Celebration of Research Event Honors Investigators, Highlights Creativity

Ellen Middaugh

Ellen Middaugh, assistant professor of child and adolescent development, is one of this year’s winners of the SJSU Early Career Investigator Award. Her work was honored at the Celebration of Research on April 29.

Thomas Madura studies the lives of massive stars — from how they’re born to how they die a giant, explosive death.

He also investigates ways to teach young blind or visually impaired students about astronomy, which Madura, assistant professor of physics and astronomy at San José State, says is usually thought of as a “visual science.” By 3D printing models of nebulae, planets, star clusters and the like, Madura’s work lets those students hold pieces of the galaxies in their hands.

Madura was one of two faculty awarded the prestigious SJSU Early Career Investigator Award (ECIA) for his work at the university’s annual Celebration of Research, hosted virtually by the Division of Research and Innovation on April 29. The ECIA recognizes tenure-track faculty members who have excelled in research, scholarship and creative activity at an early point in their careers.

The Celebration of Research, which drew more than 400 attendees, honored both students and faculty for research, innovation and creative activities. In between awards and recognitions, the event also featured artistic performances and accomplishments.

Ellen Middaugh, assistant professor of child and adolescent development, also received the ECIA award for her work on youth civic engagement — particularly on how to teach social media and Internet skills to those aged 15 to 25.

The goal of Middaugh’s work is to create informed, empowered and ethical civic engagement among adolescents and young adults, “so that people really understand the issues that affect them, they feel that they can have a voice, and they’re mindful of how their words and sharing of information impact other people,” she said.

The event also recognized the work of the two ECIA recipients from 2019, who would have been honored during last year’s Celebration of Research had the event not been canceled due to the COVID-19 pandemic.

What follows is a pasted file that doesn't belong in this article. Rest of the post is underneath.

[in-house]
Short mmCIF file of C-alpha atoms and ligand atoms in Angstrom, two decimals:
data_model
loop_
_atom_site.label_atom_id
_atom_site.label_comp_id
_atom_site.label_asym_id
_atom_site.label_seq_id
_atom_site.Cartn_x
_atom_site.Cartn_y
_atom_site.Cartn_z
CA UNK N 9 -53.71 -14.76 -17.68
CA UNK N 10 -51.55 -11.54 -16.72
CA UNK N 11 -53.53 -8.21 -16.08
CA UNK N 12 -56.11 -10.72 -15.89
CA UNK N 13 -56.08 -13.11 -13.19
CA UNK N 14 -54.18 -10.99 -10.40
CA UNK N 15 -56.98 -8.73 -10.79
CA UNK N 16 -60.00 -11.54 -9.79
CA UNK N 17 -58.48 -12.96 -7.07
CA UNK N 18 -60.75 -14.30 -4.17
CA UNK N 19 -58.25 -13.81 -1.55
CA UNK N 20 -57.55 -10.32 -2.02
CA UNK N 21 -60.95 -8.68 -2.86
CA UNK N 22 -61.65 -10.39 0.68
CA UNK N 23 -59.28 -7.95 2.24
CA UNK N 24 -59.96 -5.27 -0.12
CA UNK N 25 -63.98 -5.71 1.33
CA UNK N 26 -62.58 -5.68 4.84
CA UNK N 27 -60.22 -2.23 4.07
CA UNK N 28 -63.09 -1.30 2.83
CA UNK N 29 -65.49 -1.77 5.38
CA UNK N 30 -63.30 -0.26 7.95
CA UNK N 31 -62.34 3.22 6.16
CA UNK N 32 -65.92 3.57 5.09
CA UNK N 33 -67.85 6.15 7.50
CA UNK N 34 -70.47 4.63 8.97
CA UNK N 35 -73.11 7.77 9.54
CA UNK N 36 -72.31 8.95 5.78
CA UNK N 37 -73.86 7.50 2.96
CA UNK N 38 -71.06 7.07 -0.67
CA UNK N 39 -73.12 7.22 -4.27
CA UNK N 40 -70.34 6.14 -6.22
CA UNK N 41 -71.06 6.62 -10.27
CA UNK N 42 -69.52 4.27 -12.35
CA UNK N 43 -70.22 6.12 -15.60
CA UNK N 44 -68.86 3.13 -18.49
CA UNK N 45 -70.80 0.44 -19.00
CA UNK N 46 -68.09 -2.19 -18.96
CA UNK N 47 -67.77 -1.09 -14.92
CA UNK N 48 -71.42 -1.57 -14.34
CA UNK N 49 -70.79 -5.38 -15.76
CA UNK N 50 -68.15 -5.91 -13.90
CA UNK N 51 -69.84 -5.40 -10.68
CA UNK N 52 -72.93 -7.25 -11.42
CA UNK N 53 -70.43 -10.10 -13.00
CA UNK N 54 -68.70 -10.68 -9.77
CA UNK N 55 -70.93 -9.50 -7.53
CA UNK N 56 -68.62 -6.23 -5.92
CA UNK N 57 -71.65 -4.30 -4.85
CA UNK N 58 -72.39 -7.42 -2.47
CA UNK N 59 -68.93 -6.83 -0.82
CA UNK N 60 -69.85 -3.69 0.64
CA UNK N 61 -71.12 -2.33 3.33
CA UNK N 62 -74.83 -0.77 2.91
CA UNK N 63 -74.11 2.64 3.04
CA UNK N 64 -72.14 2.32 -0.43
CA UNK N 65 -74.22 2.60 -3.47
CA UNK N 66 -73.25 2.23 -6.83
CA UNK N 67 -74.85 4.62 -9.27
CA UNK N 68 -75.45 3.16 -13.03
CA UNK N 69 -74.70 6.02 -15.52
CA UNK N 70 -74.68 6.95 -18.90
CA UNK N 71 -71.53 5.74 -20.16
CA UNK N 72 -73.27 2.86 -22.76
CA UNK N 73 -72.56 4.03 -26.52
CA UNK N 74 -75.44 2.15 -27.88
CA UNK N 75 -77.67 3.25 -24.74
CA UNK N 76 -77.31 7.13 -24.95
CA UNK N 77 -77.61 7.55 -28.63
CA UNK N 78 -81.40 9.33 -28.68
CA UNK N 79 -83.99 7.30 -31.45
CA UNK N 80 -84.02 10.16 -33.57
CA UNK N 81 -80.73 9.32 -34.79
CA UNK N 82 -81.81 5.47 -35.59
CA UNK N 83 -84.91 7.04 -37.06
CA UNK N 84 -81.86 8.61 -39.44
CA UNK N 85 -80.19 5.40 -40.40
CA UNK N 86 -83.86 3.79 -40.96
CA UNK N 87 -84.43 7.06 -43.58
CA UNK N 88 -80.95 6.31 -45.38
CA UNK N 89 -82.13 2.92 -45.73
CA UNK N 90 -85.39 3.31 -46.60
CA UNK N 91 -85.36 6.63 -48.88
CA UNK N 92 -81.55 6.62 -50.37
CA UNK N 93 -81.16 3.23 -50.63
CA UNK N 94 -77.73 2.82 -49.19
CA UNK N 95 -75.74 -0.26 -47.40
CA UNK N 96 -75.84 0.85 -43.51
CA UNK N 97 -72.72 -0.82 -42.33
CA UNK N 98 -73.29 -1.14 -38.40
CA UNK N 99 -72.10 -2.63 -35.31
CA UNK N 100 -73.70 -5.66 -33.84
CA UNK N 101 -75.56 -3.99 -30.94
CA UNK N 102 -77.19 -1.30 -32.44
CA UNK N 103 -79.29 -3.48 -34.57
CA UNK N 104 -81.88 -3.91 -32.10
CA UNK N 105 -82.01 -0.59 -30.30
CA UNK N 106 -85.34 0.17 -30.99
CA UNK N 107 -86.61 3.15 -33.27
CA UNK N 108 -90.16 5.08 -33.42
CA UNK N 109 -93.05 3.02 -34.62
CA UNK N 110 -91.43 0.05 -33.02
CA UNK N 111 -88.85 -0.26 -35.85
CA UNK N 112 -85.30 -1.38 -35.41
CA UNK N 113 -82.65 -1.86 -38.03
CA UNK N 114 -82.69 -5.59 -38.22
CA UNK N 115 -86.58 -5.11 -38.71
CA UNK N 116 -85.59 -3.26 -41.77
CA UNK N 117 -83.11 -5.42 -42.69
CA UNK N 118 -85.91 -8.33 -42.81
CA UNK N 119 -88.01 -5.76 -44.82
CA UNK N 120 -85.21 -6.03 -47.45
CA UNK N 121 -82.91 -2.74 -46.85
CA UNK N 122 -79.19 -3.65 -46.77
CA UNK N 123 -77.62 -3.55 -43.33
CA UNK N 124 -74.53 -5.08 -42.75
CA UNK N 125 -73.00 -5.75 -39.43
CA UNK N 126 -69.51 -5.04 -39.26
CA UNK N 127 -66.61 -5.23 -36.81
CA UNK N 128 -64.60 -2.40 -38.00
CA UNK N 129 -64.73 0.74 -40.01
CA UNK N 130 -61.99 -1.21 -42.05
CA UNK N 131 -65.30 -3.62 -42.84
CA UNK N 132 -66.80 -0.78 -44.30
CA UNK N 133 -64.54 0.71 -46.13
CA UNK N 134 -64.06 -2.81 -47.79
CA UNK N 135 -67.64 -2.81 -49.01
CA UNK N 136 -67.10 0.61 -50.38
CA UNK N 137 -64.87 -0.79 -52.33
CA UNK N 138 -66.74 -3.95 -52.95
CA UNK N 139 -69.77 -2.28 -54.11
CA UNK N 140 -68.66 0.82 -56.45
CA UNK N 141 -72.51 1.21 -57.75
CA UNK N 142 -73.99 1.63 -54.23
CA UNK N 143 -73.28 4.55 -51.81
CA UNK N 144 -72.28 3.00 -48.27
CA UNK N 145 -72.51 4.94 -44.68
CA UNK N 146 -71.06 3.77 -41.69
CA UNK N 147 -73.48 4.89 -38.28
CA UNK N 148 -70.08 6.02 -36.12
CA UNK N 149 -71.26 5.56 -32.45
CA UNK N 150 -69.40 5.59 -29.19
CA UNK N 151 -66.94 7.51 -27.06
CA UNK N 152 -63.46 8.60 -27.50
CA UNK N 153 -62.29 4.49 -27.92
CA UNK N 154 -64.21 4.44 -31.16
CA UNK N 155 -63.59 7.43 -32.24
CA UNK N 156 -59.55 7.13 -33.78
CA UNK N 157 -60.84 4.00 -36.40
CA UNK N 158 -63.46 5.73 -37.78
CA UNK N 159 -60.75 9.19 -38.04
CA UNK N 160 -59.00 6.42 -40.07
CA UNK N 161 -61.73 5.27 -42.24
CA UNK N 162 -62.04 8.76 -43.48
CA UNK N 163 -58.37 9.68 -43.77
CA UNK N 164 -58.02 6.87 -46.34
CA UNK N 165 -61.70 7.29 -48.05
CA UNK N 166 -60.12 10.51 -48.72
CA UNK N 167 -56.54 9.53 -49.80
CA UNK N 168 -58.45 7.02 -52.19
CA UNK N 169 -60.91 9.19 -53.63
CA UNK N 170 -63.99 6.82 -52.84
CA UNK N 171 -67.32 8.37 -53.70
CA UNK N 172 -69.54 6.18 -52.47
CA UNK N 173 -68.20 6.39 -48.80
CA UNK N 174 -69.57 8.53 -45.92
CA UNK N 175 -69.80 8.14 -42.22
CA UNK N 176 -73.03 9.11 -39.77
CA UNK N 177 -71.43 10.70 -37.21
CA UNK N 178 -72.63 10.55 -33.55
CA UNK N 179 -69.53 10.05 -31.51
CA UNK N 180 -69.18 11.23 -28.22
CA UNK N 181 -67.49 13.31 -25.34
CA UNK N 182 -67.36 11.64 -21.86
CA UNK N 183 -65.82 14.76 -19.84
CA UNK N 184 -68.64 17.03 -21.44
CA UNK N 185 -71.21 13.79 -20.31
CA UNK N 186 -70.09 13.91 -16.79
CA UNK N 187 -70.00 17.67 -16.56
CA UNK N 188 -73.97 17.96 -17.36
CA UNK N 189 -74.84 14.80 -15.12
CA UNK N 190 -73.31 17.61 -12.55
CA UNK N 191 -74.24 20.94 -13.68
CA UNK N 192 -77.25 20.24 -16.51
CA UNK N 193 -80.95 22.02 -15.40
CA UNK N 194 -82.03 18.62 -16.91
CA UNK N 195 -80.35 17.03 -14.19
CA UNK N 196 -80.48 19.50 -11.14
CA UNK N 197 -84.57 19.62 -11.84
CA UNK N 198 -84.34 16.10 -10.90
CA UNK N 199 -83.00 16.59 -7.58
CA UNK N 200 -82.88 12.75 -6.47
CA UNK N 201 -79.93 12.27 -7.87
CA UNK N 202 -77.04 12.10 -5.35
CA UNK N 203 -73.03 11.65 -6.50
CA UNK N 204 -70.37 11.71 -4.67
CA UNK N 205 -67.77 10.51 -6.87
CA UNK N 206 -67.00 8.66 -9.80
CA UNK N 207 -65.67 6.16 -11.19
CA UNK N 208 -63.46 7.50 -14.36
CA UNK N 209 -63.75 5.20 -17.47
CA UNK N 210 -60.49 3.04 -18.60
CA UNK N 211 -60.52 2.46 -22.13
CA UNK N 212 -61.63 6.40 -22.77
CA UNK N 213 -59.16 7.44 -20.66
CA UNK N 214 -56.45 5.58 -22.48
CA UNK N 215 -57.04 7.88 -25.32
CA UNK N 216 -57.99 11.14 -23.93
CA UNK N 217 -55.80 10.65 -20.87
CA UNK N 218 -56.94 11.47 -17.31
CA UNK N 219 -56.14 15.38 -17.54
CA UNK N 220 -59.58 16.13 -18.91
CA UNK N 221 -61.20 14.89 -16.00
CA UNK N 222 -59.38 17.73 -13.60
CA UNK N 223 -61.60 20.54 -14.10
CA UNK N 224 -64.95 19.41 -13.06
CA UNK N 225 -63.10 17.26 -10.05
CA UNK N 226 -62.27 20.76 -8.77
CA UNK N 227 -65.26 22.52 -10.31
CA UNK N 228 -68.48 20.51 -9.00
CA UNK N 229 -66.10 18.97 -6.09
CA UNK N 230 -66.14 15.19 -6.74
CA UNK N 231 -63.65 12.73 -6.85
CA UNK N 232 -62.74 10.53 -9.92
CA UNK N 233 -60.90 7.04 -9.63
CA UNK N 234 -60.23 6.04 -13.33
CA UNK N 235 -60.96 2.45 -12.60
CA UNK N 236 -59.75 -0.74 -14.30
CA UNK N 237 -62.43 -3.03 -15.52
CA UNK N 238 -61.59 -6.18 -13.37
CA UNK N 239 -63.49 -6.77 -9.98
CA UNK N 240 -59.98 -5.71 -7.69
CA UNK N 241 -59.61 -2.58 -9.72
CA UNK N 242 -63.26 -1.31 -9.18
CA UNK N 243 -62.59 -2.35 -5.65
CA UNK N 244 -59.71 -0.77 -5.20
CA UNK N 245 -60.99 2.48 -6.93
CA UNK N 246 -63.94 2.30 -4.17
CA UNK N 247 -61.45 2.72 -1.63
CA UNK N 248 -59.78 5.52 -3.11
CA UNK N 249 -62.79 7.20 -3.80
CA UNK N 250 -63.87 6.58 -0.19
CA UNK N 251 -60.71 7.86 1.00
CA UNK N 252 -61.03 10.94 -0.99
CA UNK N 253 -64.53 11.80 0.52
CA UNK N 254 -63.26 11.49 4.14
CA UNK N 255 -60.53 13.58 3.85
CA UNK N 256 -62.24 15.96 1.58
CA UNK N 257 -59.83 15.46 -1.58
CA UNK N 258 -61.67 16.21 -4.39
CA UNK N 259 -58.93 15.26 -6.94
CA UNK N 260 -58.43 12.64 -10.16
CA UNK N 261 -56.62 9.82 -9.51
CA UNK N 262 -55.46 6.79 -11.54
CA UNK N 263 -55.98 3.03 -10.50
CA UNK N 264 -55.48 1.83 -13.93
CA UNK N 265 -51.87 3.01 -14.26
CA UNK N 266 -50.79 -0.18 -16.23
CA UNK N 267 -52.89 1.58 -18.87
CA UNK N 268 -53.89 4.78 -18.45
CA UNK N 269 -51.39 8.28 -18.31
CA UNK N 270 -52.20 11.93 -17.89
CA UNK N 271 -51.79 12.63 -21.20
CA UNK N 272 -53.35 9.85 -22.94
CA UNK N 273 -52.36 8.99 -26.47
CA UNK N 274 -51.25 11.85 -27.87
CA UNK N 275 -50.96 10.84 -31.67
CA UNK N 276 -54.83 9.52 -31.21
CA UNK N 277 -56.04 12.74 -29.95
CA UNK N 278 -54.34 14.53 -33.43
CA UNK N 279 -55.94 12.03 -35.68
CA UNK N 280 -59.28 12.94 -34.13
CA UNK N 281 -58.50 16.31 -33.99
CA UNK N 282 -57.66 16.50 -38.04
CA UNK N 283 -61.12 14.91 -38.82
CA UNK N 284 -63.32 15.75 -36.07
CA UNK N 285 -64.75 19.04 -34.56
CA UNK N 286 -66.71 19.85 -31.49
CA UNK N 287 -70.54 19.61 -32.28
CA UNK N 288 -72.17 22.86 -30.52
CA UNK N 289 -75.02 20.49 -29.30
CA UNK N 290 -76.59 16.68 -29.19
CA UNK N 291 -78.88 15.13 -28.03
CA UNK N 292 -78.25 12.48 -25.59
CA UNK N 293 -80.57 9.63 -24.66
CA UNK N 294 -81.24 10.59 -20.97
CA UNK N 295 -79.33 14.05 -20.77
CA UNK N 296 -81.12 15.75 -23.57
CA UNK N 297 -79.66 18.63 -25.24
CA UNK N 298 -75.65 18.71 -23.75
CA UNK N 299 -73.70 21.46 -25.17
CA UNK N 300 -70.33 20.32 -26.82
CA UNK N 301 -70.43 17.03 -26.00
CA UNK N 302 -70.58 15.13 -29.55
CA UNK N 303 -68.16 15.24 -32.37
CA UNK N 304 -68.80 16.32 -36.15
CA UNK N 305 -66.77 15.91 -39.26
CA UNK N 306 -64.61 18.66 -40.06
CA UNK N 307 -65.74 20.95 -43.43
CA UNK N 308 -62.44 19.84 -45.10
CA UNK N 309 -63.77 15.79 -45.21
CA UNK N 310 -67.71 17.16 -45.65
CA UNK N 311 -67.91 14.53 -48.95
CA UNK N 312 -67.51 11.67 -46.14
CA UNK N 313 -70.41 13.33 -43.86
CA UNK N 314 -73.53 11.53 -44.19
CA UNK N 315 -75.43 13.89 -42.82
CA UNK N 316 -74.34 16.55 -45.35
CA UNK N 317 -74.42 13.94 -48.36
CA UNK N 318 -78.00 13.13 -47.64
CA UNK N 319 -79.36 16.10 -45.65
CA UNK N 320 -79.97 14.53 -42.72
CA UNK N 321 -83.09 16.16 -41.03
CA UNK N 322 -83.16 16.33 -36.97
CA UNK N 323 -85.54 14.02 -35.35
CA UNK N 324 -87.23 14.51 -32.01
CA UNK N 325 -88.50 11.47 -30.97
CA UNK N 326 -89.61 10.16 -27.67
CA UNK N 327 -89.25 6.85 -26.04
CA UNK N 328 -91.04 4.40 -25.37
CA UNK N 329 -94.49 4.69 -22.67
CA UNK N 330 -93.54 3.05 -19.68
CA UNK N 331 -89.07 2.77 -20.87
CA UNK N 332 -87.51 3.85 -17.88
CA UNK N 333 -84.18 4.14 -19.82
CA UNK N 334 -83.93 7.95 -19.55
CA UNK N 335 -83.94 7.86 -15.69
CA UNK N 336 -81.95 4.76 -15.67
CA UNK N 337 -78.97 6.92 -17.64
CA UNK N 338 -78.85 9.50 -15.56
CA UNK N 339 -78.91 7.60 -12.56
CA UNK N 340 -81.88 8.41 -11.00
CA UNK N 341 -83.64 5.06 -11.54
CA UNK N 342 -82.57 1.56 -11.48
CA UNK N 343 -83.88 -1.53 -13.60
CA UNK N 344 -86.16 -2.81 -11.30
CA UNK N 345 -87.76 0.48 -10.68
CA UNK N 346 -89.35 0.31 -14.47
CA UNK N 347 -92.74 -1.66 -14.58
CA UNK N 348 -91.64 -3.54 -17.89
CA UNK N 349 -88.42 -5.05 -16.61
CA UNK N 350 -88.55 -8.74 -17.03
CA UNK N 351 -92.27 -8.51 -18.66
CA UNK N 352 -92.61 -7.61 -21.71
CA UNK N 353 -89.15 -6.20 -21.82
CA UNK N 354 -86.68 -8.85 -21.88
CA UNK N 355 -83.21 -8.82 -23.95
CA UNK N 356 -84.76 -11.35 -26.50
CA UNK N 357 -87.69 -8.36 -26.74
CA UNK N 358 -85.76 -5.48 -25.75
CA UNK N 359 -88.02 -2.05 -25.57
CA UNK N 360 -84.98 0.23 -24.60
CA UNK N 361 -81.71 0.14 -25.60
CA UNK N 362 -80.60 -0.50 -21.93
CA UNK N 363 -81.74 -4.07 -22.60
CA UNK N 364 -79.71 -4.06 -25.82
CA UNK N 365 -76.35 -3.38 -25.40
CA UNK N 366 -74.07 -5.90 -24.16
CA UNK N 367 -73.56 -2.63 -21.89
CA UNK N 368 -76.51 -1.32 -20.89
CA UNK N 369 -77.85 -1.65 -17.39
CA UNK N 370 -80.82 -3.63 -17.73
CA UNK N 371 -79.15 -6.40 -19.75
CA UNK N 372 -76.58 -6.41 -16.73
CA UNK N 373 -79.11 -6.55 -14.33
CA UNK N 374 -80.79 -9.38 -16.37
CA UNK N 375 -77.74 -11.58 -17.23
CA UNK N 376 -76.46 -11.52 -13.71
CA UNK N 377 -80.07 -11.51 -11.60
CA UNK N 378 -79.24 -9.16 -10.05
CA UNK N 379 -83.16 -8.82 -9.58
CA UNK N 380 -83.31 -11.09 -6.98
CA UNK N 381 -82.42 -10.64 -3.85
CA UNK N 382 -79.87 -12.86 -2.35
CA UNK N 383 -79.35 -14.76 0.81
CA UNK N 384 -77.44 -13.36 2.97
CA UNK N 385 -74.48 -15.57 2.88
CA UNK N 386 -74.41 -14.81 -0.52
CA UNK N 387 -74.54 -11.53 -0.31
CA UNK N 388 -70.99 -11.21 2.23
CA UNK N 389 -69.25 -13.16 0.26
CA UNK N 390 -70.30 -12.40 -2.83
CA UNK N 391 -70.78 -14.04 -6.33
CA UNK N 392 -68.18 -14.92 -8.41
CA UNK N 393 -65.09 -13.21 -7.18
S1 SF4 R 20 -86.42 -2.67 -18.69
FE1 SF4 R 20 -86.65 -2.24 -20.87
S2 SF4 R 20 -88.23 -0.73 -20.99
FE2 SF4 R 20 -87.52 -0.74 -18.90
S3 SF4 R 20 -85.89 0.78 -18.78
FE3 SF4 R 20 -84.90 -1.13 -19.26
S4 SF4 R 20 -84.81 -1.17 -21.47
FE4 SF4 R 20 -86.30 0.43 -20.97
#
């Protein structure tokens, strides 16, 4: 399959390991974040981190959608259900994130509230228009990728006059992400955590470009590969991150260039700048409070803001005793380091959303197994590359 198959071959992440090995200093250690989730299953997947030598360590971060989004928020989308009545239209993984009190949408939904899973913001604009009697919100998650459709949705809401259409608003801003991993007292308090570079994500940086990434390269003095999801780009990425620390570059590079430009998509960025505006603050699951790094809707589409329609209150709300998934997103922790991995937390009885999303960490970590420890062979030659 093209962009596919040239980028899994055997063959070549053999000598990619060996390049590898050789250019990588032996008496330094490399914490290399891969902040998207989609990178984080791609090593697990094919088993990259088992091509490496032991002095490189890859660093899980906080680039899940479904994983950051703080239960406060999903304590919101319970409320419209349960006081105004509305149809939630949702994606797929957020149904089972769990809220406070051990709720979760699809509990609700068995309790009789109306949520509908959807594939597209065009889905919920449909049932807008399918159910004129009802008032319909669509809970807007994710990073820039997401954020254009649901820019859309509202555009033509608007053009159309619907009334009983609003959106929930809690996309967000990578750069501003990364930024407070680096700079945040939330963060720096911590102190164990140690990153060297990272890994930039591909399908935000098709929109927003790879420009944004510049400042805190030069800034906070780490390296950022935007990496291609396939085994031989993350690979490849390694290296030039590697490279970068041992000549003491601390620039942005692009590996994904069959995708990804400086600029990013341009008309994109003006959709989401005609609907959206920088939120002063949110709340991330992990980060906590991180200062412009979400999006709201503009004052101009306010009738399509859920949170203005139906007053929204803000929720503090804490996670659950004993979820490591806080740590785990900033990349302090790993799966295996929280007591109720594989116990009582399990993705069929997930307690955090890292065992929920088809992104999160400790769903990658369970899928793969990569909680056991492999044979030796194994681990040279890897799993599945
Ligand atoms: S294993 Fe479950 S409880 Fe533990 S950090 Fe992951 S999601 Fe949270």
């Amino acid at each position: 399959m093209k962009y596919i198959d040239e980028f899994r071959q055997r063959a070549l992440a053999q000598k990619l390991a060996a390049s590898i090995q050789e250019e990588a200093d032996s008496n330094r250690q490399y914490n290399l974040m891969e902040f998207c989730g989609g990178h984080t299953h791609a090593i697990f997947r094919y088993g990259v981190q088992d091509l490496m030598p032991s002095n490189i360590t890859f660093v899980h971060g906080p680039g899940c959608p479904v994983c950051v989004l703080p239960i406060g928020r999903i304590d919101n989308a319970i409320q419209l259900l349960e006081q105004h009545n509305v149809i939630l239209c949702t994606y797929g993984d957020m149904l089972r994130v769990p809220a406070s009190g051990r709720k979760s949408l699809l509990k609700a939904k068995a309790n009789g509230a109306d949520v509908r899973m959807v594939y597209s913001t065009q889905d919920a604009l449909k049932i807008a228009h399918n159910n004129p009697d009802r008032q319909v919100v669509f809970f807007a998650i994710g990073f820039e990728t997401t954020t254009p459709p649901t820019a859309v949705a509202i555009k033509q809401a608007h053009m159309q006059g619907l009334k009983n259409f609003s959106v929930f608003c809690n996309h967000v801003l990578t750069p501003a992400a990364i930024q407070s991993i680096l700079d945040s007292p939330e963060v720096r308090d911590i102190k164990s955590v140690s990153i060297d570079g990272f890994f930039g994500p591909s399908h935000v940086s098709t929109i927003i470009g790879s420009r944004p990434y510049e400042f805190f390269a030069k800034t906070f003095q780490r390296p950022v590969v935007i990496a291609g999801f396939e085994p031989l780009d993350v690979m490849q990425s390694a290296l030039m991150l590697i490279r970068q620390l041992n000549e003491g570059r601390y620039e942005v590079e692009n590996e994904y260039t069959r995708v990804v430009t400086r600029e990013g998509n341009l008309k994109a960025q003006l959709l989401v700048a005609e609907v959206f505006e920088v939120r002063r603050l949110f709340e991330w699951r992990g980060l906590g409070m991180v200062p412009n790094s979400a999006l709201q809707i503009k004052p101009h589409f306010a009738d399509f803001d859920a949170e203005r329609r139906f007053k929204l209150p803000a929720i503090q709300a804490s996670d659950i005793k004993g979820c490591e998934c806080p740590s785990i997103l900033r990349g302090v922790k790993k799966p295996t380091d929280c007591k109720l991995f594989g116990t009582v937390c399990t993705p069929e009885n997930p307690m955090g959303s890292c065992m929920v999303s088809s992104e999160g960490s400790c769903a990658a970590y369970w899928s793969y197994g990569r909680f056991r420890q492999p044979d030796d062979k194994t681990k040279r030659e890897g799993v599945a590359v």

Kim Blisniuk, associate professor of geology and 2019 ECIA recipient, was celebrated for her work investigating how landscapes change overtime from earthquakes and climate change.

Also a 2019 ECIA recipient, Yue “Wilson” Yuan, assistant professor of justice studies, was honored for his research studying the origins of fear of crime and how individuals and communities — Asian and Latino, in particular — react to criminal victimization.

The program also featured a special highlight of the “Teeter-Totter Wall” design project, created by Virginia San Fratello, the chair of the Department of Design, and UC Berkeley professor Ronald Rael. Earlier this year, San Fratello was presented with the prestigious Beazley Design of the Year award for her creativity, which brought together people at the U.S.-Mexico border on bright pink seesaws and received international recognition.

Guadalupe Franco, a student in the MS Environmental Studies program, won first place in the SJSU Grad Slam. She presented her three-minute thesis presentation on tackling homelessness and climate change.

Recognizing student research and creative activities

SJSU students took part in two research-based competitions — the 2021 SJSU Grad Slam and the SJSU Student Research, Scholarship, and Creative Activity (RSCA) Competition — for which the winners were announced at the event.

In a Grad Slam competition, graduate students condense the theses of their research projects into engaging, three-minute presentations — which must be understandable by a lay audience. Prizes are awarded based on the success of their presentations.

Guadalupe Franco, in the MS Environmental Studies program, received first place for her thesis, “Wicked Problems: Understanding How Cities and Counties in California are Tackling Climate Change and Homelessness.”

Second place went to Remie Gail Mandawe, who is in the Physiology master’s program, for “Targeting the Source of our Sixth Sense Using Blue Light.”

Celebration of Research attendees voted live for the recipient of the People’s Choice Award. They selected Holt Hanley, who is in the Meteorology master’s program, for his thesis “Estimating the Key Drivers of Wildfire Using Artificial Neural Networks.”

Both Franco and Mandawe will represent SJSU at the CSU Grad Slam on May 6 — the first system-wide competition, which San José State will host.

The eight RSCA Competition finalists — Aeowynn Coakley, Muhammad Khan, Terri Lee, Tomasz Lewicki, Victor Lui, Alaysia Palmer, Nicholas Roubineau and Hung Tong — went on to compete in the 35th Annual CSU Student Research Competition, held virtually on April 30 and May 1.

Khan, ’22 Biological Sciences, won first place in Biological and Agricultural Sciences – Undergraduate category at the state-wide event for his research, “Mutagenesis and Recombinant Expression of Aedes aegypti Serine Protease I (AaSPI), a possible N-Terminal Nucleophile (Ntn) Hydrolase.”

The SJSU Choraliers gave a socially distanced performance.